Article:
LUNG CANCER RESEARCH STUDY
What is the Lung Cancer Study?
- The Lung Cancer Study aims to find the gene(s) that may cause lung cancer.
- The study will help scientists understand how the gene(s) work with environmental factors (such as smoking) in causing lung cancer.
What information does the Lung Cancer Study collect from participating individuals?
- Demographic, medical, and smoking history information by mail and/or phone.
- A one time only blood sample and/or saliva sample at your convenience.
- Pathology reports and medical records if diagnosed with lung cancer.
Is the information collected for this study protected?
Yes, we are fully HIPAA compliant. All of the information is collected, coded, and stored in a confidential manner. No identifiable information is shared with anyone outside the study.
Who can participate in this study?
- Anyone diagnosed with lung cancer is encouraged to contact us about the study.
- Also, any current or former smoker over 60 years of age without a history of lung cancer in the family can participate as a "control."
- Family members may have the opportunity to participate.
- You can participate no matter where you live. Participants do not need to come to LSU Health Sciences Center for enrollment.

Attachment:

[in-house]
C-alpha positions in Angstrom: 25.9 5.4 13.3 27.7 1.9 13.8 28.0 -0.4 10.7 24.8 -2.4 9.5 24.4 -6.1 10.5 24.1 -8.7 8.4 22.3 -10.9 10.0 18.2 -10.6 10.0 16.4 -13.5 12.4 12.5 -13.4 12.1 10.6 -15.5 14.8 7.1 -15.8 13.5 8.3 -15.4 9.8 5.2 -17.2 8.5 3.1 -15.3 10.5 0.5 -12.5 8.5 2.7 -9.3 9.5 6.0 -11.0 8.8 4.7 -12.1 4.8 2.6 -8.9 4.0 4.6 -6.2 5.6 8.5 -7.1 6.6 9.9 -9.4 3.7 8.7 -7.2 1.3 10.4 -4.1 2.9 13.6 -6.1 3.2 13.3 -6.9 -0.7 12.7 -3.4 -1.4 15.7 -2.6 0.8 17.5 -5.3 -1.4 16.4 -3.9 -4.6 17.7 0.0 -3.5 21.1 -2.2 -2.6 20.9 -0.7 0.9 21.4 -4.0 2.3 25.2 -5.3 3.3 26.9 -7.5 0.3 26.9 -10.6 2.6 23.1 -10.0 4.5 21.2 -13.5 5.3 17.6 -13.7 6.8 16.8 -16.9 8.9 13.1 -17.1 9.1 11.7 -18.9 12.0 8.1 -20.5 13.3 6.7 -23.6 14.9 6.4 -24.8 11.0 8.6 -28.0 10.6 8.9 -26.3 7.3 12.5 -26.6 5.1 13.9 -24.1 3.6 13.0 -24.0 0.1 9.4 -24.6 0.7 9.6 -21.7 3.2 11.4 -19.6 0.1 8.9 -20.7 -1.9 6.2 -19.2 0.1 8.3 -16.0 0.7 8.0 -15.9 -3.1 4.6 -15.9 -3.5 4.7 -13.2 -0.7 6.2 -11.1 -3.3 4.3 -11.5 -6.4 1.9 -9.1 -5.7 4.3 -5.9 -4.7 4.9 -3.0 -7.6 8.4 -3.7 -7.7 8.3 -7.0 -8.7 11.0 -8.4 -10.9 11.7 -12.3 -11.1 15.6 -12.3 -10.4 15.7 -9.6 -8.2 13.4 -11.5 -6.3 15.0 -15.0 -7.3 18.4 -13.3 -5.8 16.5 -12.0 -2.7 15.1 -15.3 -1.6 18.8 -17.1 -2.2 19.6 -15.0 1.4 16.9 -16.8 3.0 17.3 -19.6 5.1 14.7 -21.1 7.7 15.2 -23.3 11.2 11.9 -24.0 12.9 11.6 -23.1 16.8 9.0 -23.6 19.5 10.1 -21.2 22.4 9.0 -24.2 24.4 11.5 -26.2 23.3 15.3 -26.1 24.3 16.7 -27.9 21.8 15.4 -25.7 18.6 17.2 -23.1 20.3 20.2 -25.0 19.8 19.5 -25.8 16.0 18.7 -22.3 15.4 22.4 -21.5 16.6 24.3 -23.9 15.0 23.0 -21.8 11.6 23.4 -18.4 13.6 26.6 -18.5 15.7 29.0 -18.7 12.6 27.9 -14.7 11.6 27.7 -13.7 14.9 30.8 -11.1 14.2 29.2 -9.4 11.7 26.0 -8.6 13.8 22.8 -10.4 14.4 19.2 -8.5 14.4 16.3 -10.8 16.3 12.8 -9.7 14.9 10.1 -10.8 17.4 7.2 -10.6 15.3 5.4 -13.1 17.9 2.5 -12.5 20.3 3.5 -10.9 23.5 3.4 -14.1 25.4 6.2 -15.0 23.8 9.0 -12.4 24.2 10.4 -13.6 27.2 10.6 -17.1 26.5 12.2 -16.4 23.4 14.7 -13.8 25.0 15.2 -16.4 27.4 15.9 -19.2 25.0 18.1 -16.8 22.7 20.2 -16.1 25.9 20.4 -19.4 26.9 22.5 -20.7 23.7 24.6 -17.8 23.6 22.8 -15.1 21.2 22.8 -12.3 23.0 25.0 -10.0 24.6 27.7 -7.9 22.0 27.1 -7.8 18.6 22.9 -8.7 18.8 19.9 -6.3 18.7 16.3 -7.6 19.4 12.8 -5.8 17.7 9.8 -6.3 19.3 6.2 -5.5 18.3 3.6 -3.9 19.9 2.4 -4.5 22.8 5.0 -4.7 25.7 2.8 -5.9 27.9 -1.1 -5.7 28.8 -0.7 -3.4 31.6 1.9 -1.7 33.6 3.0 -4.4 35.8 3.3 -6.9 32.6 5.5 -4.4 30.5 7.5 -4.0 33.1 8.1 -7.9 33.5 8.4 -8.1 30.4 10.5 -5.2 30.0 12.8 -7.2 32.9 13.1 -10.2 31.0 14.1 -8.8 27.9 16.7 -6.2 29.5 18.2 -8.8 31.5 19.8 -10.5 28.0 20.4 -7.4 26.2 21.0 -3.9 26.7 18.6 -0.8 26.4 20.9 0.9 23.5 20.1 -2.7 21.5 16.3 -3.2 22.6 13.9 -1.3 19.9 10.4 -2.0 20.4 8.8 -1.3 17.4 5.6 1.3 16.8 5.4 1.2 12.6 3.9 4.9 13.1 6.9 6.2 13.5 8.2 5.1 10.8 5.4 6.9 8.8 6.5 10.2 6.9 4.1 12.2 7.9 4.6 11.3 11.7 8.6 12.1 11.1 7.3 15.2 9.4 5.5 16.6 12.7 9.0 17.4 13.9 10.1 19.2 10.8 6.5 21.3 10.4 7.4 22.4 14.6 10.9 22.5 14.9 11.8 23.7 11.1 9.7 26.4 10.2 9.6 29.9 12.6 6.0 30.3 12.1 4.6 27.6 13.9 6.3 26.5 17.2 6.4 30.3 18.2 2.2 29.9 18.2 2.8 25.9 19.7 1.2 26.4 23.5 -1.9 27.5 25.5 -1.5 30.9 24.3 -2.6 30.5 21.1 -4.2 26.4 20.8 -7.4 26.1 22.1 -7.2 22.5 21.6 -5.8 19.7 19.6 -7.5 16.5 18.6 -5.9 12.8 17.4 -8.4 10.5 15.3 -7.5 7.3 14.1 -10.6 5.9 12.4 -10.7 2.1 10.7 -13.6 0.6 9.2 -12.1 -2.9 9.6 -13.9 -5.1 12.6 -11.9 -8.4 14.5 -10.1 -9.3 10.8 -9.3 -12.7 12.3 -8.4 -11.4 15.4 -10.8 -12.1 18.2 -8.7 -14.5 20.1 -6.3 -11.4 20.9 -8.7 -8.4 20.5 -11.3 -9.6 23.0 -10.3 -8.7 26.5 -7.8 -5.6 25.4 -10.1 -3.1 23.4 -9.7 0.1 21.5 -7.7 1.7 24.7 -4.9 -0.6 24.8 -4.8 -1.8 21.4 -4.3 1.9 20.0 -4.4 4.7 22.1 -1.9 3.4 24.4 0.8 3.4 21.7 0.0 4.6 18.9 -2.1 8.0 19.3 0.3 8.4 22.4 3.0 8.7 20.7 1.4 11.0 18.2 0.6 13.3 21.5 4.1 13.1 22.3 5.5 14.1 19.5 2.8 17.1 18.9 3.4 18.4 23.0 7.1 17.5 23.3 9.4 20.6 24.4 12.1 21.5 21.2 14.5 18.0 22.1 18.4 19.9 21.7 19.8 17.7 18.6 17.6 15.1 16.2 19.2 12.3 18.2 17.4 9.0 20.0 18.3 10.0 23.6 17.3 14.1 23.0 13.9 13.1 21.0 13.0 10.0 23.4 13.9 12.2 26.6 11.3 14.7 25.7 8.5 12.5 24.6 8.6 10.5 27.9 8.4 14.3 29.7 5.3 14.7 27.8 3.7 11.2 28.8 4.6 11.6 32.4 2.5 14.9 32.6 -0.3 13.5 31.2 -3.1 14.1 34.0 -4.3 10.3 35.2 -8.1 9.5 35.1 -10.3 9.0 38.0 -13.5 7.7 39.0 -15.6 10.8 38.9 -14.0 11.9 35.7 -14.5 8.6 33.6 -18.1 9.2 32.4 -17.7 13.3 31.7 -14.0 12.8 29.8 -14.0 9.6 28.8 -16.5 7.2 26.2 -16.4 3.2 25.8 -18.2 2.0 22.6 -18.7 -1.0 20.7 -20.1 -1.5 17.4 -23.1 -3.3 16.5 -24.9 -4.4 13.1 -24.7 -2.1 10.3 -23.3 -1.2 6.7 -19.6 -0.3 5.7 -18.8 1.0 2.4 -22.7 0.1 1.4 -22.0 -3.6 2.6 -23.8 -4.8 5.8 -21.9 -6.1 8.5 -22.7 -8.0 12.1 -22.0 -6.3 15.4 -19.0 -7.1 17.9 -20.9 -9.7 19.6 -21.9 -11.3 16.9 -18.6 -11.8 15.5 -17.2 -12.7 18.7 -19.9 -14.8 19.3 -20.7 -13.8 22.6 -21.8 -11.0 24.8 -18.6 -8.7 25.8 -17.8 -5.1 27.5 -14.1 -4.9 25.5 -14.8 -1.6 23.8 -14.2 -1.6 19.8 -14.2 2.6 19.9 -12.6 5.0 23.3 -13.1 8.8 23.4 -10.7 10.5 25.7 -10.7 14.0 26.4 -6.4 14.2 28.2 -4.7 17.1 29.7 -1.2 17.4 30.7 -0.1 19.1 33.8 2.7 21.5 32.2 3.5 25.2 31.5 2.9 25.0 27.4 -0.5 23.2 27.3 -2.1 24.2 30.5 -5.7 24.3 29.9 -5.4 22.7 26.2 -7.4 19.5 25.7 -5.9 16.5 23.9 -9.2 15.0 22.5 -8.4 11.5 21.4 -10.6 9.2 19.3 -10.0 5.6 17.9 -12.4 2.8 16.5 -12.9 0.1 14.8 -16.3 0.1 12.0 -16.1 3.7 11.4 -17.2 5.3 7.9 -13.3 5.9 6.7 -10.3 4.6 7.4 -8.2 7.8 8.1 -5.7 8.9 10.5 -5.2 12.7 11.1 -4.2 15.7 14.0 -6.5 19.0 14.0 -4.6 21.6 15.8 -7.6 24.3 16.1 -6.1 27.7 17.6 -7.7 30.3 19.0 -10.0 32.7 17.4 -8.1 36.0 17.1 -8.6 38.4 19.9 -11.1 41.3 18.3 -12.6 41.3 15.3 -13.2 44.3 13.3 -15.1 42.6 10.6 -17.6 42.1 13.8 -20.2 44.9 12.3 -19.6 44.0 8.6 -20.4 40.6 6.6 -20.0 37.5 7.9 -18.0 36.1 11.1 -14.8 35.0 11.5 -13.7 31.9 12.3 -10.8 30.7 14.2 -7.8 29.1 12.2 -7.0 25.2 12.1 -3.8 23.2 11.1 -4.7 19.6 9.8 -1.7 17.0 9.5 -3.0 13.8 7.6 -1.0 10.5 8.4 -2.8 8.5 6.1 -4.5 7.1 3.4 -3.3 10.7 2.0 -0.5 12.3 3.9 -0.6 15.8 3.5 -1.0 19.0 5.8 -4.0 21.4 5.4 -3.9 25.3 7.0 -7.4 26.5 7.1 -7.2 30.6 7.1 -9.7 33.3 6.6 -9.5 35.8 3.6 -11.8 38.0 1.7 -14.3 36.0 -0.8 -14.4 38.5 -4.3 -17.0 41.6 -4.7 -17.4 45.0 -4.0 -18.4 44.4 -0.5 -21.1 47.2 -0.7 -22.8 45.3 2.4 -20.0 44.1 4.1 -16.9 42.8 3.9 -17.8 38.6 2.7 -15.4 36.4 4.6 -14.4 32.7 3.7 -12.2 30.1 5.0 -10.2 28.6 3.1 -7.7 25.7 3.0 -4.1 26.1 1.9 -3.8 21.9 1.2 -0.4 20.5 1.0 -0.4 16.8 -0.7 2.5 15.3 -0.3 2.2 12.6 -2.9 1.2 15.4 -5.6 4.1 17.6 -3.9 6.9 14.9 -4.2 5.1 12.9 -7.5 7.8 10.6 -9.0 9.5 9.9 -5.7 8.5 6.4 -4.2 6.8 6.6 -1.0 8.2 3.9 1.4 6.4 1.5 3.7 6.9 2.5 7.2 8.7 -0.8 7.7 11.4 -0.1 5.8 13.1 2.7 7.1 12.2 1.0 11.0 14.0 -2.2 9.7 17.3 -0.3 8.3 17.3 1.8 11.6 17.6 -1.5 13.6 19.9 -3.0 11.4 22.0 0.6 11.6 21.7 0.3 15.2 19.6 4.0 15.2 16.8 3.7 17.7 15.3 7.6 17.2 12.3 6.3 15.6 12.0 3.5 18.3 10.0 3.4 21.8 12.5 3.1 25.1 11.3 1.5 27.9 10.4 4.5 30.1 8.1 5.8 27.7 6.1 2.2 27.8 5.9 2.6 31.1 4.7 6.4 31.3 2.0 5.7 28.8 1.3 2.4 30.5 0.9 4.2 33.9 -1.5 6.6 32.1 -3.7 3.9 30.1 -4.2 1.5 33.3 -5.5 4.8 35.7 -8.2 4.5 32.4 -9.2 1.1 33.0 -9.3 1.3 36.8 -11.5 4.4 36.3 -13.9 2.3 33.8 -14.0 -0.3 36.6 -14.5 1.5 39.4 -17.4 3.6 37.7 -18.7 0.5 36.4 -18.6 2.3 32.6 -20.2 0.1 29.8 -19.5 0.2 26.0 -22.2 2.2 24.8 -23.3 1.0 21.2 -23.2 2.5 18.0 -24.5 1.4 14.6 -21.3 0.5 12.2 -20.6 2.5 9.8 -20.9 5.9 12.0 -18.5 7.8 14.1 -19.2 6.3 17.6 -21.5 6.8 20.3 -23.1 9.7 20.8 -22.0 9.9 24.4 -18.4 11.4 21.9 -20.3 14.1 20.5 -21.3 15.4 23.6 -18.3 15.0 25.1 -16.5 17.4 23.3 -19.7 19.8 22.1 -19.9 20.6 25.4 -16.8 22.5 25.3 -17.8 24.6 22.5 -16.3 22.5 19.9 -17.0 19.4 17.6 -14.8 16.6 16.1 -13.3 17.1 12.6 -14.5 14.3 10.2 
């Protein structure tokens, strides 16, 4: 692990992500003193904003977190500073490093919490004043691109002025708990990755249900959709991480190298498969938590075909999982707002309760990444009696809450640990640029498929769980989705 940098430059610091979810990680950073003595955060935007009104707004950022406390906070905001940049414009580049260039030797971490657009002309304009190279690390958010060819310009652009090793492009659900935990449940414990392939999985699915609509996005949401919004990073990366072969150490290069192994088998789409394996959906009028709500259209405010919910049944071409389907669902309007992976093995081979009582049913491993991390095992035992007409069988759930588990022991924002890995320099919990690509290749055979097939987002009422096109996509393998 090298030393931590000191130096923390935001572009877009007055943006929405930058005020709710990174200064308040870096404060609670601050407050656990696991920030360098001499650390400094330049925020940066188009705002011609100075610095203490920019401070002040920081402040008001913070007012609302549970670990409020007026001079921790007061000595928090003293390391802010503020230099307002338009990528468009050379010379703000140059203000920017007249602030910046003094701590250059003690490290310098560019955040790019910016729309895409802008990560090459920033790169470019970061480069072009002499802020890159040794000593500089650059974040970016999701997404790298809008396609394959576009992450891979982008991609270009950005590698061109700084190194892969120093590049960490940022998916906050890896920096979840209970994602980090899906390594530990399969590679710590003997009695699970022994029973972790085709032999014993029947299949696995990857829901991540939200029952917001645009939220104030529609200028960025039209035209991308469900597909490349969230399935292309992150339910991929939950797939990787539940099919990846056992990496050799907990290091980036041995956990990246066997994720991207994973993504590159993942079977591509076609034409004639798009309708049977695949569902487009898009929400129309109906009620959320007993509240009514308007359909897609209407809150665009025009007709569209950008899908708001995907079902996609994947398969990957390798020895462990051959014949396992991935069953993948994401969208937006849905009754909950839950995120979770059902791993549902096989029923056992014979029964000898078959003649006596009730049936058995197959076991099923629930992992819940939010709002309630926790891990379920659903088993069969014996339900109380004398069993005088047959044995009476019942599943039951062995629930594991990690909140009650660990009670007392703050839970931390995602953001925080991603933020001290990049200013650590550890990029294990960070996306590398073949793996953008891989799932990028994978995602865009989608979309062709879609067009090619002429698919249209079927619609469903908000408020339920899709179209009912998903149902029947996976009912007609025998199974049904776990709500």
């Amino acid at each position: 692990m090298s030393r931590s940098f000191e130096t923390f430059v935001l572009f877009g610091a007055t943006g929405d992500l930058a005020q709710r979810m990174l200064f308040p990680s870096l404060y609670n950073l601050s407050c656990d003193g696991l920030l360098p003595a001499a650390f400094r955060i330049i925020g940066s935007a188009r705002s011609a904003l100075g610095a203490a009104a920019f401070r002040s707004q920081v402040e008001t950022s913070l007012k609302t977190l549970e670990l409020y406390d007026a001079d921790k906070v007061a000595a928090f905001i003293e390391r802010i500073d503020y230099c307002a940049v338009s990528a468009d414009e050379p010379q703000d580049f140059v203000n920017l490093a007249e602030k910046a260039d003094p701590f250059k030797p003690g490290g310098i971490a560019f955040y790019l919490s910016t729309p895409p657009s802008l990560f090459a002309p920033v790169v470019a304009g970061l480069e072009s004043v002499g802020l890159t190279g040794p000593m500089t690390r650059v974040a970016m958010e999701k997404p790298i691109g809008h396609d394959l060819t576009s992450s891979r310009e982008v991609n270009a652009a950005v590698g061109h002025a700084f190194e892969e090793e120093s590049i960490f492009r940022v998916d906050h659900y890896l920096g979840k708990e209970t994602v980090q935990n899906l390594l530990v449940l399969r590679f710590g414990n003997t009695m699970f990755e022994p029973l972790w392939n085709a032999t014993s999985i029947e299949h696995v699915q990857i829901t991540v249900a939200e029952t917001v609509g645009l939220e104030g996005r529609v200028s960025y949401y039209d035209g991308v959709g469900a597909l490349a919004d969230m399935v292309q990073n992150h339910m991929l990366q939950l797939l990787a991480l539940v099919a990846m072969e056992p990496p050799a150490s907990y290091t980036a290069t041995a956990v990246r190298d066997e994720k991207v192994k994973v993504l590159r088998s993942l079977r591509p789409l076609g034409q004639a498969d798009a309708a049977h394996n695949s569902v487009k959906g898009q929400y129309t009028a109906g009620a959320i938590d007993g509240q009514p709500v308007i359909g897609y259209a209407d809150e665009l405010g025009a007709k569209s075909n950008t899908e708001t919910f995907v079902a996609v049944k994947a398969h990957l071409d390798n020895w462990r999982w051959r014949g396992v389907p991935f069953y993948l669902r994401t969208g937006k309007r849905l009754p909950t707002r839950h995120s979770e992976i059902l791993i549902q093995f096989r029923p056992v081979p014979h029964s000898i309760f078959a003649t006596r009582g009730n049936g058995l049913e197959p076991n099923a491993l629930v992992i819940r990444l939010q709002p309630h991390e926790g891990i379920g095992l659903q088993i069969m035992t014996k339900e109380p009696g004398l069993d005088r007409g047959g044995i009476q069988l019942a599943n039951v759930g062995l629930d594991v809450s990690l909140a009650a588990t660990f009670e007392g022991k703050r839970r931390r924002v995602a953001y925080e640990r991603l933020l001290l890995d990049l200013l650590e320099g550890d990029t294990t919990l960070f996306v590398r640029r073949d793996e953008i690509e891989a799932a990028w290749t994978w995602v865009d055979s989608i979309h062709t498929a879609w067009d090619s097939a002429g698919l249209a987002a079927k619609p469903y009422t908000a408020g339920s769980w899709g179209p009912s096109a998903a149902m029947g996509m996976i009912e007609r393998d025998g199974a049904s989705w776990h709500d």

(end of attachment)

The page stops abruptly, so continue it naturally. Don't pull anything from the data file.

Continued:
Is there any cost to participate?
No, there is no cost to participate in the study. All materials will be provided to you free of charge.
Why should people participate?
- Some people may carry a gene(s) that increases their risk of developing lung cancer when exposed to certain environmental agents.
- The study investigators are identifying and learning about people susceptible to lung cancer in order to find information that can lead to cancer prevention in the future.
How will participating help in the fight against lung cancer?
- Participants will not benefit directly from this study, but they will help researchers understand more about the genetic causes of lung cancer.
- Individuals taking part in this study today will help future generations.
- Lung cancer is the third most common form of cancer diagnosed in the United States. In the long run, participation may contribute to the development of better lung cancer diagnoses, treatments, and preventions.